The curator of a noted video archive mentioned that fewer artist are making videotapes any more. When asked, she speculated that many were turning to video installation because there was so much more money in it. By making limited editions of 2 or 3 installations (often simple projections) a video artist could participate in the art market in a way that had once been impossible. Of course, thinking historically, many of the early video artists loved and chose the form of the videotape specifically because it was reproducible — it offered the possibilitity of art which was cheap and available to anyone.

Since the first art prints and reproductions were made, the art market has struggled to find artificial ways to limit production. Editions were limited not by technology or demand but strictly to inflate prices. The cults of ‘originality’ and ‘authenticity’ were created to keep some versions of an image much more valuable than others. While it could be argued that an original Matisse is more valuable than a Matisse poster in a college dormroom (though its opposite could easily be argued as well), in the digital era, such arguments evaporate.

We’re all used to the idea by now that there is no ‘original’ in a digital artwork, nevertheless conditions of artificial scarcity still persist. Despite radical changes in the nature of art production in the last 20 years or so (or one might say since the mid-1960s) the art world still privileges the object, and in particular the rare object. As philosopher Georg Simmel said, “Objects are not difficult to acquire because they are valuable, but we call those objects valuable which resist our desire to possess them.” He points out that air, which we need more urgently than any other physical substance, has no commodity value because it is everywhere, and takes no effort to acquire (only scuba divers, high mountain climbers, and astronauts need pay for their air).13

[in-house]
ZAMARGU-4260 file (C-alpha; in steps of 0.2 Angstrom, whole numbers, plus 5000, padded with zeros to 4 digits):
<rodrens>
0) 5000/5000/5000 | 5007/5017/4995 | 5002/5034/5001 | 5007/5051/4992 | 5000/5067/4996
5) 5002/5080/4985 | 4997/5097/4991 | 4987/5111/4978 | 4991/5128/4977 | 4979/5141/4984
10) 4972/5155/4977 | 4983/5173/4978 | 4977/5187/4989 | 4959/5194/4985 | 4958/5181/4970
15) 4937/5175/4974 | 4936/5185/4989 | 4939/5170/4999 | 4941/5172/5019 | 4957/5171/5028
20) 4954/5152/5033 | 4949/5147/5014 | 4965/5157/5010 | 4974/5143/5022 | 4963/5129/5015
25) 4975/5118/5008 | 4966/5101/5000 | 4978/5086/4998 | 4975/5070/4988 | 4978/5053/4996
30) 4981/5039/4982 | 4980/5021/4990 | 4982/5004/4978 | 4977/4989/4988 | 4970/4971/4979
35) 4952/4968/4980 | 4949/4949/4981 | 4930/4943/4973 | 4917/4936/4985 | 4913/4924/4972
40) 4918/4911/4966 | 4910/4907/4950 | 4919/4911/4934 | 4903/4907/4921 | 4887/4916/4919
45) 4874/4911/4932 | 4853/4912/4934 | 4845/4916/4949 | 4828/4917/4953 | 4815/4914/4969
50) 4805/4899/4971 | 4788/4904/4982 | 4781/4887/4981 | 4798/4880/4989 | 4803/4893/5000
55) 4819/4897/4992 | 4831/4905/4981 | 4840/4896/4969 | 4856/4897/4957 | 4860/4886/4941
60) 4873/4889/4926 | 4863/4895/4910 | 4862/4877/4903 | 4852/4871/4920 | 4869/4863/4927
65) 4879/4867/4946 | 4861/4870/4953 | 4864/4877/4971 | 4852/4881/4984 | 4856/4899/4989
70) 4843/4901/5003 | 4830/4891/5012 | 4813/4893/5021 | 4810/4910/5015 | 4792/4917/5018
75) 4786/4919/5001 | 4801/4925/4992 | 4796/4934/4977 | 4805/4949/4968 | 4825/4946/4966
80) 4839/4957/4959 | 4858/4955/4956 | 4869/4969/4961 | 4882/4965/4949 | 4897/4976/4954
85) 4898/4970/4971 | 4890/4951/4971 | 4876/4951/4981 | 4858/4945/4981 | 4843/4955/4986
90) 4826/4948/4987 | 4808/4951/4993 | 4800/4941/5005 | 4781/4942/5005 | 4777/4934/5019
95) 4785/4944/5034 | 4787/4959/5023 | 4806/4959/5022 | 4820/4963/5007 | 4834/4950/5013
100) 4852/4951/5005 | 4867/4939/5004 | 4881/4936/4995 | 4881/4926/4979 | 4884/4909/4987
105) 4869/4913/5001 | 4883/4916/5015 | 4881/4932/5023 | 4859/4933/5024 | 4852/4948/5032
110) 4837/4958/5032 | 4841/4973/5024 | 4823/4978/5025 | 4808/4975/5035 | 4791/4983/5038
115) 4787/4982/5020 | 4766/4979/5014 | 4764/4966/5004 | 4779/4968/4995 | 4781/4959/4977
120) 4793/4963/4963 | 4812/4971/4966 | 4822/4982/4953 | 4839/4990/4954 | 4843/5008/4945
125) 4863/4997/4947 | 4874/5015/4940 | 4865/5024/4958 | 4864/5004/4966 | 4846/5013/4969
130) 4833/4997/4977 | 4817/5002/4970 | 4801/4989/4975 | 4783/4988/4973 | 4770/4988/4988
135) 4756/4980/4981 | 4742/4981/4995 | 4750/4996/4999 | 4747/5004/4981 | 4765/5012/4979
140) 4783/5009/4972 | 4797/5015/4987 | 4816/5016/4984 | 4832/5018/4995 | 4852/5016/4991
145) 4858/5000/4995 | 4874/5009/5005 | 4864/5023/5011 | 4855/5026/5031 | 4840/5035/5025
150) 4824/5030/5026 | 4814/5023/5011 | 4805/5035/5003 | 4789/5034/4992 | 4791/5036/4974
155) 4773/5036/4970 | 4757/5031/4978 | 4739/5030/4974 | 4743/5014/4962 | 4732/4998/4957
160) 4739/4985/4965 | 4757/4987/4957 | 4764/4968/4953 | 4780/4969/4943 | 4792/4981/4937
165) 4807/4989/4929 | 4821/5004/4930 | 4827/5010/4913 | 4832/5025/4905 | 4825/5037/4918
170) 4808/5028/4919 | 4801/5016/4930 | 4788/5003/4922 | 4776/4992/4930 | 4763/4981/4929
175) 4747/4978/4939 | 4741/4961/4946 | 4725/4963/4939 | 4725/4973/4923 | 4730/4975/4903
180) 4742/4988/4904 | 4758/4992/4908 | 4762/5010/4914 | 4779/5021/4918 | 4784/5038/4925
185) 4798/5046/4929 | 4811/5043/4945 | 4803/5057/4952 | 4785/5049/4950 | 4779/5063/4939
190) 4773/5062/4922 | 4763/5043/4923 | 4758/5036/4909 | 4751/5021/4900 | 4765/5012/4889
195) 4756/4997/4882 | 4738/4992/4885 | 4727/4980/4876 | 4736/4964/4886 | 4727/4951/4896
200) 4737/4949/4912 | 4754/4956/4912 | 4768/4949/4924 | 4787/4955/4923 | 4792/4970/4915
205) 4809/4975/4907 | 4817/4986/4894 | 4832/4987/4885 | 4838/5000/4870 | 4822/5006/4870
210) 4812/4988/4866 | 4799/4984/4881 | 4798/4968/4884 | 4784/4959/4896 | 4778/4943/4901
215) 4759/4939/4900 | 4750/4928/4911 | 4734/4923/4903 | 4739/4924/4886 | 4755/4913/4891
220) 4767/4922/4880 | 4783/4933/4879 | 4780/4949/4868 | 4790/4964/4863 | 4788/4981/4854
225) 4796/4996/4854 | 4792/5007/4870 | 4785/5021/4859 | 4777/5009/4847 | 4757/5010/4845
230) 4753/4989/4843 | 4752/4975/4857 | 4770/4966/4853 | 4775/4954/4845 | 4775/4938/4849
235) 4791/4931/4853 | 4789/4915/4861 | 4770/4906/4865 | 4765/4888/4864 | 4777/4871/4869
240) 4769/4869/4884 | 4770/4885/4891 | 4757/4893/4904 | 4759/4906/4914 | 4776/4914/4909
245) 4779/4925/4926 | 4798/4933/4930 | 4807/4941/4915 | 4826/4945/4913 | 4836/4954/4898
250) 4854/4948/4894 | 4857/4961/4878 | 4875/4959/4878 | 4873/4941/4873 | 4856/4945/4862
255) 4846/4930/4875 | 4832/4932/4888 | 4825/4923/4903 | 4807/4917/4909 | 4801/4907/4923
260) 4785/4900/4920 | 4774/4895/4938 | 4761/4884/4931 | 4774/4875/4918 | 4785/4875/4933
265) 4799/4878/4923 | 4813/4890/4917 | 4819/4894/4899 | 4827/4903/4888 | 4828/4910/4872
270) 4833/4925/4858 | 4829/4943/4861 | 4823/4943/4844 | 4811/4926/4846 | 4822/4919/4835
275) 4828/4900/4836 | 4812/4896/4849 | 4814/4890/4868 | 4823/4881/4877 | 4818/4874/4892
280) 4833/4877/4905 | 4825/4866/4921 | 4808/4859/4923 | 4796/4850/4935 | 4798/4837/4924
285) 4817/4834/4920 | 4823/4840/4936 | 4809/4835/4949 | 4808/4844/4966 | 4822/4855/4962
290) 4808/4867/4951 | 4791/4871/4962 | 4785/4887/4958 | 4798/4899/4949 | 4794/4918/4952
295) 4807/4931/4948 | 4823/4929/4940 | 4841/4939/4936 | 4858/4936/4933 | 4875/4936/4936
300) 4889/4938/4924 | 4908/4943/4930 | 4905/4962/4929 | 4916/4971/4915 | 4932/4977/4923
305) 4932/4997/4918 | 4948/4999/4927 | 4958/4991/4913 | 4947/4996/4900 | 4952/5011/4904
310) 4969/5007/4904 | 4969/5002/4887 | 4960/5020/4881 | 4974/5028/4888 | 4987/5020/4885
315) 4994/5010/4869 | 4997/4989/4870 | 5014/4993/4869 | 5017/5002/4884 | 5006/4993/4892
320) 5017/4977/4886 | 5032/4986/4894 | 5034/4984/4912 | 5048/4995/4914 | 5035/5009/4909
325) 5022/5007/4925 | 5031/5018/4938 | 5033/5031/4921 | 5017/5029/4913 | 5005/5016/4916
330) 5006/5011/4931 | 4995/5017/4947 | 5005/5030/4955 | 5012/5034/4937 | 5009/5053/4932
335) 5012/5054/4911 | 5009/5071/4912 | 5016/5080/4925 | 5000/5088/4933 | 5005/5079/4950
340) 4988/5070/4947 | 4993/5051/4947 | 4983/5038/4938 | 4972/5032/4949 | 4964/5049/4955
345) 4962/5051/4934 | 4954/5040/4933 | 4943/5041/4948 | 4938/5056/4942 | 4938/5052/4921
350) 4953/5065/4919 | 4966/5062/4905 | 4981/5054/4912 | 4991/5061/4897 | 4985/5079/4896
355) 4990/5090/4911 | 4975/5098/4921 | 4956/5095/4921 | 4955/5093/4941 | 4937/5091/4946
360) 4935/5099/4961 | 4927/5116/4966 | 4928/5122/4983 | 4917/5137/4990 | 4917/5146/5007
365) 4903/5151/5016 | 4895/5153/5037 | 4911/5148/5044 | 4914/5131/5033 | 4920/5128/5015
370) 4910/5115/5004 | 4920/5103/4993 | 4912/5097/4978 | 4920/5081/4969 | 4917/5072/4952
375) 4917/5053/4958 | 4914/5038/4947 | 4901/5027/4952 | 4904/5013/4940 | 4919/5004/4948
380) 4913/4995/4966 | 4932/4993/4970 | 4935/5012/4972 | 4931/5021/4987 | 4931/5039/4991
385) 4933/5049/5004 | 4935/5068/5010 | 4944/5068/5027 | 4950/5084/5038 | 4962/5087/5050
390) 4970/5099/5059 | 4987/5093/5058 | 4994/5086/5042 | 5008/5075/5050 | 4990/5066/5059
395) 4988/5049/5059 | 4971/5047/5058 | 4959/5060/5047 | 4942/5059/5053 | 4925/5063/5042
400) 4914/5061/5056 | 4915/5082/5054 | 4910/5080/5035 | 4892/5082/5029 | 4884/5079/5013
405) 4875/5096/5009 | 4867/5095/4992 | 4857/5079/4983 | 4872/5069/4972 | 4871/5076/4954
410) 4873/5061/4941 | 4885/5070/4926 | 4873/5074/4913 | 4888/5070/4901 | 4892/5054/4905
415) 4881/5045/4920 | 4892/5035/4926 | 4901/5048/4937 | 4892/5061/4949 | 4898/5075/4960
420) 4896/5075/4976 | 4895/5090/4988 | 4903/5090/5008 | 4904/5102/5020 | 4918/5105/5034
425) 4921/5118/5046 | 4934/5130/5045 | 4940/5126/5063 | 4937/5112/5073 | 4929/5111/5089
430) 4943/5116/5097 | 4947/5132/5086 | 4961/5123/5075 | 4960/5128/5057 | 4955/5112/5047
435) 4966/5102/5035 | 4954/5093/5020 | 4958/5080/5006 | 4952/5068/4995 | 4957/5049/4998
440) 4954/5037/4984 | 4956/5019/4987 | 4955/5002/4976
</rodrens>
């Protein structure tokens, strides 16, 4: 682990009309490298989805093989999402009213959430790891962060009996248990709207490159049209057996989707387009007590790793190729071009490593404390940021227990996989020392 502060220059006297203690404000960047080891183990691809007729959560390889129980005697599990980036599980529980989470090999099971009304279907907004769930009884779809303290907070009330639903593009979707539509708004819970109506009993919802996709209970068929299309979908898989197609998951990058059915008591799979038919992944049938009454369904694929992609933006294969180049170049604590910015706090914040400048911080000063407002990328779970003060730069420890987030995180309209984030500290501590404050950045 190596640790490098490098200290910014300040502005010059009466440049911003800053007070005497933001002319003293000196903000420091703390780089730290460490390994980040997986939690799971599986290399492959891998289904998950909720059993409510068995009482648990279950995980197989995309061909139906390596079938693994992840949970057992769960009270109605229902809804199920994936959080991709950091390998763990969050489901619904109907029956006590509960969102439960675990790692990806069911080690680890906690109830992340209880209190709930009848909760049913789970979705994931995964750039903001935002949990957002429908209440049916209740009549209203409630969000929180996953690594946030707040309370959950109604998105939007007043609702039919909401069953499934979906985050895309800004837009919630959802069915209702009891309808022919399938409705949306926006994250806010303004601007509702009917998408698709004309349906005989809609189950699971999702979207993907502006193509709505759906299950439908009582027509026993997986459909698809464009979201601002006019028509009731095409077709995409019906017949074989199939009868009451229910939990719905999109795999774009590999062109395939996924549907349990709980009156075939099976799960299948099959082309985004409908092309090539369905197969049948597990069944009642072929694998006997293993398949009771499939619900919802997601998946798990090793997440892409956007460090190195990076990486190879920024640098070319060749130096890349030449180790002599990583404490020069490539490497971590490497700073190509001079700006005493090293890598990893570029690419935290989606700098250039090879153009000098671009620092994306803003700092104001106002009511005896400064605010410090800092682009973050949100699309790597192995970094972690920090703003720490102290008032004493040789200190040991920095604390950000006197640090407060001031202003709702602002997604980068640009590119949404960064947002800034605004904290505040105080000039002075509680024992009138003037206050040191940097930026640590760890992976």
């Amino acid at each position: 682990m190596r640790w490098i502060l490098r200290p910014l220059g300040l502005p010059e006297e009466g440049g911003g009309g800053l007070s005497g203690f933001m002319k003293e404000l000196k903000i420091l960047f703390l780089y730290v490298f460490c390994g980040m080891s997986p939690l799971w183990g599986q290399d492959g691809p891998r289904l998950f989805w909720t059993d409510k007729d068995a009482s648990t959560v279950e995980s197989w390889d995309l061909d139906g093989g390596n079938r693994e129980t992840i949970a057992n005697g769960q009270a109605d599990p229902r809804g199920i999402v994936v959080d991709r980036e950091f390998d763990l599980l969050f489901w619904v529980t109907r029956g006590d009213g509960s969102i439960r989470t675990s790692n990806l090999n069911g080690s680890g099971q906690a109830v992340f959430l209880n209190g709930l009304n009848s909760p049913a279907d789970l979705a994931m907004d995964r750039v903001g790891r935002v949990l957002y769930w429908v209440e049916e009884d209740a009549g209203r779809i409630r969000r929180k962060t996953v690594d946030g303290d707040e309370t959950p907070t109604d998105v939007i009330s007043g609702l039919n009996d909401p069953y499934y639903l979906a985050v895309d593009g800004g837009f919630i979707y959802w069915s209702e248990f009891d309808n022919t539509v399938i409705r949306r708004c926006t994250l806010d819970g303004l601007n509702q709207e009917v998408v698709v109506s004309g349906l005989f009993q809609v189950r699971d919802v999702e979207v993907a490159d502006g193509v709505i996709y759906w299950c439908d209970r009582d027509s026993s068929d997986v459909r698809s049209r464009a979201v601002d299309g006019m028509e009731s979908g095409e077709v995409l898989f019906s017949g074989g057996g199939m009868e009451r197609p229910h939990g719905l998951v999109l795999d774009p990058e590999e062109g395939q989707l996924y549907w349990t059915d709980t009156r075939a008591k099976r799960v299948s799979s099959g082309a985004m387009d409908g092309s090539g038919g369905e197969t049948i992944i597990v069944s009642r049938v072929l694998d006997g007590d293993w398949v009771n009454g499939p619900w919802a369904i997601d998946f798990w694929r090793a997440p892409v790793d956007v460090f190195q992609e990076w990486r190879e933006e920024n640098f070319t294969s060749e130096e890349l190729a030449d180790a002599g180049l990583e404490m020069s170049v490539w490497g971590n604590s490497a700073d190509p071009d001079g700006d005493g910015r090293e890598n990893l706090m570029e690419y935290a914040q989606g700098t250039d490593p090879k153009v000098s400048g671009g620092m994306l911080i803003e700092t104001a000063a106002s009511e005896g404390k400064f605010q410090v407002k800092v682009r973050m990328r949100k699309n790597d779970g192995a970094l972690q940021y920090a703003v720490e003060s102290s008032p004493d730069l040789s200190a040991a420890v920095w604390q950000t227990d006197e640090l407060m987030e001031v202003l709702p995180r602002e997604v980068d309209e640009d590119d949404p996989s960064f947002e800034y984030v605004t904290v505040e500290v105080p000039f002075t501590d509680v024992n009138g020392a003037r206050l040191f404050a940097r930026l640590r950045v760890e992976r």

So it is not uncommon for an infinitely reproducible digital video to be presented as limited edition of three or five installations, which fetishistically include the objects required to display the work. Of course there are some artists for whom the installation is a crucial aspect of the art, but overall it is clear that the rise in this idea is a response to the market conditions of the gallery. In this way the art world is beginning to resemble the music industry in its desperate and increasingly futile throes. Art clings to what seems now a somewhat quaint status as a rare luxury good. There is a terror that if the best quality art were as cheap and ubiquitous as current technologies of reproduction permitted, the art would also be cheapened. [14]